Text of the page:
Learn how the Sisters of St. Francis of the Holy Cross (Green Bay Franciscans) are committed to living sustainably. That includes incorporating sustainable features in their grounds and building as well as adding a solar photovoltaic system on their property. Learn how you may be able to incorporate more sustainable features, including solar, in your congregational Sacred Space.
Presenter: Sister Rose Jochman is a member of the Sisters of St. Francis of the Holy Cross, Green Bay, Wisconsin. She is currently Chairperson of her order’s Sustainability Committee. She was formerly a grade schoolteacher for 18 years, primarily teaching math and science. She has served on their Leadership Team and on the Building Committee for a new Motherhouse.
Public health physicians say that climate change is the greatest public health threat of this century. Unless emissions of greenhouse gas pollutants are drastically decreased, there will be reduced agricultural and seafood harvests, problems obtaining fresh water, heat waves causing hyperthermia and kidney disease, greater range of some infectious diseases, and more droughts and floods. Using renewable energy to replace fossil fuels helps everyone alive now and protects future generations.
Presenter: Bruce Krawisz, M.D., is Emeritus Researcher, Marshfield Clinic Research Institute. He is a graduate of Mayo Medical School (Rochester, MN) and has done postgraduate work at Mayo Graduate School of Medicine and Washington University (St. Louis). He is Board Certified in Anatomic Pathology and Molecular Genetic Pathology, and has served as pathologist and Clinical Laboratory Director for the Marshfield Health System. He is the author of “The Climate Crisis Is a Public Health Crisis” in Sojourners Magazine, August 12, 2019. and has an online video on climate change and health.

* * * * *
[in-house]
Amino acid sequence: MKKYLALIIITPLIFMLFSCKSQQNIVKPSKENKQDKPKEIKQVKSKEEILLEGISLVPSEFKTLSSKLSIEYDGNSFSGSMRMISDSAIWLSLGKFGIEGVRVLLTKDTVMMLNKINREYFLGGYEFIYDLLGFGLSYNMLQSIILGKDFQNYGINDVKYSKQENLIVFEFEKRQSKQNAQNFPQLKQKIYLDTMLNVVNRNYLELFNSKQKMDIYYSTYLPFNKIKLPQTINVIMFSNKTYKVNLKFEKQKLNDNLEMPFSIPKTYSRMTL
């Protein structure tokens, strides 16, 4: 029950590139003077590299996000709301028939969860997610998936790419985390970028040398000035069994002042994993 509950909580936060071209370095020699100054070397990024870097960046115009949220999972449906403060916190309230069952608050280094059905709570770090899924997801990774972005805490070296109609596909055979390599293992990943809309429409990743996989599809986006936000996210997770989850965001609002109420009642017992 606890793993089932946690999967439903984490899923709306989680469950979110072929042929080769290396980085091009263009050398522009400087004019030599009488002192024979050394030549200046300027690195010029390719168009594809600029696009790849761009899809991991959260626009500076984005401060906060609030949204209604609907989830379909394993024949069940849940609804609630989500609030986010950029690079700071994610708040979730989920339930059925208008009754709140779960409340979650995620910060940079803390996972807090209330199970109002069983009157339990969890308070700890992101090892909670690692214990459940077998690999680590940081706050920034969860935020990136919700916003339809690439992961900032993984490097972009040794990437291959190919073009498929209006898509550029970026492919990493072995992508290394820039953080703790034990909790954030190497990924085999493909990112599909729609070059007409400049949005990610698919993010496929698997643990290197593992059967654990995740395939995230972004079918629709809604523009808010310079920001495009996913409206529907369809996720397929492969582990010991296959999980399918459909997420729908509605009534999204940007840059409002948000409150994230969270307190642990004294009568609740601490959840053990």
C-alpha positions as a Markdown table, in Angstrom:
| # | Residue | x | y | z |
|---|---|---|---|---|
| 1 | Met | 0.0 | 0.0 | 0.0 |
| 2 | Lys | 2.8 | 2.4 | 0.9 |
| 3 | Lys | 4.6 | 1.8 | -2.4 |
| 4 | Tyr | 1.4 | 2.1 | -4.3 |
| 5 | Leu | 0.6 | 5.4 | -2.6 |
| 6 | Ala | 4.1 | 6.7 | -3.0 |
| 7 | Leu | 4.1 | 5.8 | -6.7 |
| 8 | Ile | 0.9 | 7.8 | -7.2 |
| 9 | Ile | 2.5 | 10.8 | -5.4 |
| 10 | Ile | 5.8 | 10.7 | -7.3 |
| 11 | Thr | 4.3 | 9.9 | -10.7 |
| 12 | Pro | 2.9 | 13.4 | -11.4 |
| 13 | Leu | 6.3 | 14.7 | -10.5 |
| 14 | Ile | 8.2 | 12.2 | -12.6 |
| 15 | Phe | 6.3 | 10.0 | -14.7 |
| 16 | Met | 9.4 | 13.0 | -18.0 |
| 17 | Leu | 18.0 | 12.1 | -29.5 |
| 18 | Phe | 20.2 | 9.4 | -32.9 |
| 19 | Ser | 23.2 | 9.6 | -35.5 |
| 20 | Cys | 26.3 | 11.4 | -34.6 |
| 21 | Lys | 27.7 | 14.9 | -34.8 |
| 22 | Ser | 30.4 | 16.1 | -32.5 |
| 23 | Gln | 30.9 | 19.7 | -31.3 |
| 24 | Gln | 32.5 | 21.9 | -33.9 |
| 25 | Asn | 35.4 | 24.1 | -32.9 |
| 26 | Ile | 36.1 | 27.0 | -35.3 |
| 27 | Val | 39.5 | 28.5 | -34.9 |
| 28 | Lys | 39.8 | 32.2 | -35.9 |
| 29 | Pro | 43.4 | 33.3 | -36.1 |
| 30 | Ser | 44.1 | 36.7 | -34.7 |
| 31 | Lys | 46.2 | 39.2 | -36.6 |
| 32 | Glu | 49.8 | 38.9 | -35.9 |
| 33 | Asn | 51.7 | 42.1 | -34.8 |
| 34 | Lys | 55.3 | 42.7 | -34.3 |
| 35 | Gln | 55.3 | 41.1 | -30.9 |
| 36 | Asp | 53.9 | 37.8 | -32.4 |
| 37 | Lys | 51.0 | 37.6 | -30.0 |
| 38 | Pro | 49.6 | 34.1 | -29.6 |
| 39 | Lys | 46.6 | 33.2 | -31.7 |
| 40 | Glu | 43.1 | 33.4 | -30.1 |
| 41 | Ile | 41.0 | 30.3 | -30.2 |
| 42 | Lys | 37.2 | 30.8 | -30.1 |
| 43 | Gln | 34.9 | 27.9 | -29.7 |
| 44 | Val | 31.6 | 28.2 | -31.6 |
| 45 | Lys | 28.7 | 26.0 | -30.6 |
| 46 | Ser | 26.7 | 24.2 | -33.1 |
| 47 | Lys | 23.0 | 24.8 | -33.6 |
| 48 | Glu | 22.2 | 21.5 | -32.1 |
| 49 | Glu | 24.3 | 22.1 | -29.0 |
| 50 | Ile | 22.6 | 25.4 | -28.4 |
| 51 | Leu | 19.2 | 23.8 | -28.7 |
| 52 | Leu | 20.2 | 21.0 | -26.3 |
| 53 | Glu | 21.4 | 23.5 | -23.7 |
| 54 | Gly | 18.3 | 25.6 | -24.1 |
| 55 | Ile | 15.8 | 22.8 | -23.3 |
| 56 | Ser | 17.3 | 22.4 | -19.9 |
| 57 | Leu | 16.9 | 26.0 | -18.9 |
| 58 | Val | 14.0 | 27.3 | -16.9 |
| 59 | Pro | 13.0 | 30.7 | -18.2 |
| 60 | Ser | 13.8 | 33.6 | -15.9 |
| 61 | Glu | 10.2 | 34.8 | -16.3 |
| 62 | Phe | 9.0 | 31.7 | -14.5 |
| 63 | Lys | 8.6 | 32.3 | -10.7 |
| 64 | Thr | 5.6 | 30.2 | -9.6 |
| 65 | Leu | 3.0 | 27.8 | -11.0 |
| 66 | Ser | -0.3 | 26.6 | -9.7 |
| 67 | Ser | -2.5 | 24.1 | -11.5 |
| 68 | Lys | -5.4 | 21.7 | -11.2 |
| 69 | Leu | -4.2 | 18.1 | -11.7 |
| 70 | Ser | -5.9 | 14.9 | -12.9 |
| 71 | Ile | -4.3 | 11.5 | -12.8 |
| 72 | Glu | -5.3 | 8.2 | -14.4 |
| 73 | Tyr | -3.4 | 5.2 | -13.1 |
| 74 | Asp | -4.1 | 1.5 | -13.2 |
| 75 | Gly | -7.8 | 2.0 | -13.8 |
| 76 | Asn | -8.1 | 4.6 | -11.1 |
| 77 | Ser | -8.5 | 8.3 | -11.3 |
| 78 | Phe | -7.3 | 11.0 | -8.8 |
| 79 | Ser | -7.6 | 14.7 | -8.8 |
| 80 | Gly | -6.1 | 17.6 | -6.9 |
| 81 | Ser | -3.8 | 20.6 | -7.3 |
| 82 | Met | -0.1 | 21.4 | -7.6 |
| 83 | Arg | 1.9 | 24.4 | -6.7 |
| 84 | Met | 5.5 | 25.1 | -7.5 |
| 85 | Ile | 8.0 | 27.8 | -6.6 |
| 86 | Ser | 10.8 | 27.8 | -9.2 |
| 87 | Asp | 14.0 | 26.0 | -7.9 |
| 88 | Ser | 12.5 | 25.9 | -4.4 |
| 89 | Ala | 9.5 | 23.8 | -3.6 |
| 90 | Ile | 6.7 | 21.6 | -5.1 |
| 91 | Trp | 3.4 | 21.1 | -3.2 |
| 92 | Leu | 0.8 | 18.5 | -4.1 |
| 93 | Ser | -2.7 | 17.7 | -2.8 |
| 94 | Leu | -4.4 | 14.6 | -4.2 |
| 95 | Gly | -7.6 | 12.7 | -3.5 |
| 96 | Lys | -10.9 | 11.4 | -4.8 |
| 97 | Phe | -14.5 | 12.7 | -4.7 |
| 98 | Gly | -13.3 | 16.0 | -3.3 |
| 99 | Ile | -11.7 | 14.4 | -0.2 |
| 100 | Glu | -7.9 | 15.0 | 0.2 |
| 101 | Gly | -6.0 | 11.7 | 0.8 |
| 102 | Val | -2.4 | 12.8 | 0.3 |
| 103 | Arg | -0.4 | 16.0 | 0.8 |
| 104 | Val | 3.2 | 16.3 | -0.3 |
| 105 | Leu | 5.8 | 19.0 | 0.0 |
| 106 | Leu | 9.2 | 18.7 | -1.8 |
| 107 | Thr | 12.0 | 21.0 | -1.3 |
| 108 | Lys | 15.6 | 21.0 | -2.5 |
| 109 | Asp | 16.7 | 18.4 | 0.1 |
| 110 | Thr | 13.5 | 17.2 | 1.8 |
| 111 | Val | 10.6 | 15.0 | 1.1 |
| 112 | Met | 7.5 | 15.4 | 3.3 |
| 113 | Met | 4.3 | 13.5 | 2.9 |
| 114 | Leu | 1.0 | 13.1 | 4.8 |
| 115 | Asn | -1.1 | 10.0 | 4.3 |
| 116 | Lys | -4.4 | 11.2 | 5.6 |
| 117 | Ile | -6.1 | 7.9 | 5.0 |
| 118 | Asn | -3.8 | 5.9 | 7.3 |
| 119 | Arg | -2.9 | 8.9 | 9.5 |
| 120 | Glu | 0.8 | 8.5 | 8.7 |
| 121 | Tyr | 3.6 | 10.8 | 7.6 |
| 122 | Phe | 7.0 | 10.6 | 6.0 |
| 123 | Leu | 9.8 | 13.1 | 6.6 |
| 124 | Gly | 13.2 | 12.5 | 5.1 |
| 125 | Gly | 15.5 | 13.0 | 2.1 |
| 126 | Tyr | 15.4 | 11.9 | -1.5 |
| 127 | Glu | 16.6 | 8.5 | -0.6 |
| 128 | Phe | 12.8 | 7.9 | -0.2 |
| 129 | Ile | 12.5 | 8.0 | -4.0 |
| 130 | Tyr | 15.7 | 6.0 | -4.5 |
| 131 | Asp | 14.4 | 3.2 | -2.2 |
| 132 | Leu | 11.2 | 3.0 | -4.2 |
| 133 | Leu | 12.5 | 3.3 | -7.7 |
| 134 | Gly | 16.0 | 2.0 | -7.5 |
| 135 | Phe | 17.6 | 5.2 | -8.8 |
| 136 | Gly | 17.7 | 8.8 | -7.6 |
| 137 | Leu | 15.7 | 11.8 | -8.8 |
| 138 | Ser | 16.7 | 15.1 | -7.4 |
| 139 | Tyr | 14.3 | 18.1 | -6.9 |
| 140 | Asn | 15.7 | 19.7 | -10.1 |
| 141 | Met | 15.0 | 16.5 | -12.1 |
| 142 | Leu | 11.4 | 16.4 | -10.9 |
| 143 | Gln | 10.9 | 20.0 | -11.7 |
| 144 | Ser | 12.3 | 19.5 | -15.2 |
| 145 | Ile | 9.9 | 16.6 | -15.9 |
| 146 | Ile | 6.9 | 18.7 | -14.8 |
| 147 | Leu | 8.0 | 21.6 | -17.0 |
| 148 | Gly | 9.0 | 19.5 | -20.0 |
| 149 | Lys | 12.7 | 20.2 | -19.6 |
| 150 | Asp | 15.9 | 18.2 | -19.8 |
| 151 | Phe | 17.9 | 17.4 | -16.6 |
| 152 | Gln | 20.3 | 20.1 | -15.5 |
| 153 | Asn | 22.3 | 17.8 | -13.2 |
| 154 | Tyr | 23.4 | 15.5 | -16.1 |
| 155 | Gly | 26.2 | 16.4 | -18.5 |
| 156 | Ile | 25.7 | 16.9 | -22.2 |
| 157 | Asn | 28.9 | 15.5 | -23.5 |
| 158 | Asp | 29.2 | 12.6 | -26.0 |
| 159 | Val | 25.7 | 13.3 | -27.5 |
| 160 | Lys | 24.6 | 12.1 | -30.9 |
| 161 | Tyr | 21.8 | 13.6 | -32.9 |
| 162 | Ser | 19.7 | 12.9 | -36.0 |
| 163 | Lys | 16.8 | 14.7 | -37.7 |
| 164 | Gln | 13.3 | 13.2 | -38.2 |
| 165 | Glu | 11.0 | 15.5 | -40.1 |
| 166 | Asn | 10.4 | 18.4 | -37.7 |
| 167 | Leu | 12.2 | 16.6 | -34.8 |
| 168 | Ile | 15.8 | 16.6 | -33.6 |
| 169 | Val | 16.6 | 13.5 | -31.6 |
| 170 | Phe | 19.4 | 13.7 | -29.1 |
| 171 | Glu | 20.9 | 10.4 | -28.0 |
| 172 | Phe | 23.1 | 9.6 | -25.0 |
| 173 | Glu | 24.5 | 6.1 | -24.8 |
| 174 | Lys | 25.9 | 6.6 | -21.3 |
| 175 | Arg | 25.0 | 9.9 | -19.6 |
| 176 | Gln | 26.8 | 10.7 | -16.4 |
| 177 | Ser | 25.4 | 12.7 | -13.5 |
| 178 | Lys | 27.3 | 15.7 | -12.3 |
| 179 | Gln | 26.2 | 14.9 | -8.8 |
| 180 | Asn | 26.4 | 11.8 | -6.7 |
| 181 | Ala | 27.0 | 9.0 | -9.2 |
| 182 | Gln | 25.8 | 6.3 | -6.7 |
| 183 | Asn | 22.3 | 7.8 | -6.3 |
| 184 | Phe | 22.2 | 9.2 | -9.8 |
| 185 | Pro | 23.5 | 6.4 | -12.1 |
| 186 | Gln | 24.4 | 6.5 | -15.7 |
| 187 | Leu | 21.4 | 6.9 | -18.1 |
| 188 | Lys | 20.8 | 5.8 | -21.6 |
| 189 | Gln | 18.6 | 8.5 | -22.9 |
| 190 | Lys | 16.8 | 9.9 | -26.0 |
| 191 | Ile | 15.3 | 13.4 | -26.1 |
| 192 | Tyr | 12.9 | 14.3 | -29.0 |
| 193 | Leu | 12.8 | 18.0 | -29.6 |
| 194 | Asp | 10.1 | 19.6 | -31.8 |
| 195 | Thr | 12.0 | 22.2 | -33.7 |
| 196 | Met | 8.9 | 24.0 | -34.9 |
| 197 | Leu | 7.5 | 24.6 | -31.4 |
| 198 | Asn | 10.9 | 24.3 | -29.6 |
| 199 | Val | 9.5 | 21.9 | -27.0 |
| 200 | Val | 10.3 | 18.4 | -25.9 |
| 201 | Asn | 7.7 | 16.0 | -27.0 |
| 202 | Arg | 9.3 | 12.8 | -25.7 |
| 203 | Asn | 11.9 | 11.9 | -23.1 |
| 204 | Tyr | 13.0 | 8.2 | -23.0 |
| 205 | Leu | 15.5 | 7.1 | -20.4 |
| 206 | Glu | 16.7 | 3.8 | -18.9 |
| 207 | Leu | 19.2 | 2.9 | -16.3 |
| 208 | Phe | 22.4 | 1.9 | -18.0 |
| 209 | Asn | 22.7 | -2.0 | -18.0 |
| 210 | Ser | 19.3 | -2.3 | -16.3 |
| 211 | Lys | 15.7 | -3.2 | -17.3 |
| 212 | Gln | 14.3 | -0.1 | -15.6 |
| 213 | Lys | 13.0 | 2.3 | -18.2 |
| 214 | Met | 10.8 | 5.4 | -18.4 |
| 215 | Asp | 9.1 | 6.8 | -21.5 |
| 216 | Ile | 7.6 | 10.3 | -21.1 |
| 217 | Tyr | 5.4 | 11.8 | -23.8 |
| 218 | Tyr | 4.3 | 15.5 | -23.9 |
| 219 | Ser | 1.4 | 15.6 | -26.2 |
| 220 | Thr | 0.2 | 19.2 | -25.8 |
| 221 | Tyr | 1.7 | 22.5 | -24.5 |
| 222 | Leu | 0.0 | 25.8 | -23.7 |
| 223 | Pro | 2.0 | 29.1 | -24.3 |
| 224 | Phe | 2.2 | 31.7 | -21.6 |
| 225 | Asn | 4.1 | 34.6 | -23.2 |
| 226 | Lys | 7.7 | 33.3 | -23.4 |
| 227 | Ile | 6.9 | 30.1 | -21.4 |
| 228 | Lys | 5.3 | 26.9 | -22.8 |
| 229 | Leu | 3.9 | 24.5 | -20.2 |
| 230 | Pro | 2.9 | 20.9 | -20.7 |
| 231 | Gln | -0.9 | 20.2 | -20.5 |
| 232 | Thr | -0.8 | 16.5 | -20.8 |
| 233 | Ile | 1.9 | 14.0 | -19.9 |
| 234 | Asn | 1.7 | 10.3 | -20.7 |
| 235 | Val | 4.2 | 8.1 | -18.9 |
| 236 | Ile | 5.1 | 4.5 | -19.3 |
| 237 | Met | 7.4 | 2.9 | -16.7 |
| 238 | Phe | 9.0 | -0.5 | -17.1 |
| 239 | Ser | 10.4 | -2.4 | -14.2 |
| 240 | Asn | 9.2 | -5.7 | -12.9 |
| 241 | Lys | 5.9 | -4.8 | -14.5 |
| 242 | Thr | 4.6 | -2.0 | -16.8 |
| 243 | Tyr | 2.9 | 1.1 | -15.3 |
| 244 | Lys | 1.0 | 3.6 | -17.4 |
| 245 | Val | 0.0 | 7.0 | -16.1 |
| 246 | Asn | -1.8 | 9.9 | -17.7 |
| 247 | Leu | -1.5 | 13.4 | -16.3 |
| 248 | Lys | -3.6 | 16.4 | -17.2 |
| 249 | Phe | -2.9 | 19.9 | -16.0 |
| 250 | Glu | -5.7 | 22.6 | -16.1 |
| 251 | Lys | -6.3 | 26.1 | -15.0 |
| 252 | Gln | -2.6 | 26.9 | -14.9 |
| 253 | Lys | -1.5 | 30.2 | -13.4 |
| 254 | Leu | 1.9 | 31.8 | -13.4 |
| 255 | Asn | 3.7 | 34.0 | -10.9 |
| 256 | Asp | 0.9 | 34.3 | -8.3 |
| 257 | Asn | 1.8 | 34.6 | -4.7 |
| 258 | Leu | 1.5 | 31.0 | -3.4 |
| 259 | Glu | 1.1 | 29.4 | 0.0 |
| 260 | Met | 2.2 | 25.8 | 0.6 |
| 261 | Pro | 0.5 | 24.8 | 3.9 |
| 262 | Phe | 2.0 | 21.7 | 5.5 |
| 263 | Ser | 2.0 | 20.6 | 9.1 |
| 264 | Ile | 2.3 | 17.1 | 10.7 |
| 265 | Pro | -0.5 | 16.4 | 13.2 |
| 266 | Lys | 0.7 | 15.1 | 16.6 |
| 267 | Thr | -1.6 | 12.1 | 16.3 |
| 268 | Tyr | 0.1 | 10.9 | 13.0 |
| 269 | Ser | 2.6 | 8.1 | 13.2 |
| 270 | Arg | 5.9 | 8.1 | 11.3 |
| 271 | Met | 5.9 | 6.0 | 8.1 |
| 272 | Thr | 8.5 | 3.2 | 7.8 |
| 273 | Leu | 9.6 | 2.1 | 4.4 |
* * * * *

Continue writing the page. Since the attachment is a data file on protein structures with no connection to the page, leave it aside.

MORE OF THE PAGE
How can we make Wisconsin’s communities more resilient and help ecosystems thrive on a changing planet? The recommendations of the Governor’s Task Force on Climate Change views the challenges of climate disruption with an intersectional and environmental justice lens. The Task Force’s proposals prioritize impacted communities and look to communities of color and indigenous communities for leadership and solutions. This is sacred work for both people and the planet that requires us to make connections between our land, our water, our food, our recreation, and our communities. Governor Evers has incorporated many of the Task Force recommendations into his proposed budget. How can we carry this movement forward?
Presenter: Kirsten Shead was appointed to the Governor’s Task Force on Climate Change in 2019. She is the Co-Executive Director of Milwaukee Water Commons, a cross-city network that fosters connection, collaboration and broad community leadership on behalf of our common waters. She has an unwavering commitment to social justice, environmental stewardship and the Milwaukee community at large.
How we choose to generate electricity has consequences that reach far beyond the return on shareholder investment, affecting everything from public health to a stable climate. When air, water, and soil are polluted, health and life are put at risk. The Clean Power Coalition (CPC) is calling for We Energies to phase out its use of coal, specifically at the Oak Creek power plant, in favor of clean energy. This workshop will describe actions taken by the CPC over the past three years in an effort to get the plant shut down and offer suggestions on what people might do to help with those efforts.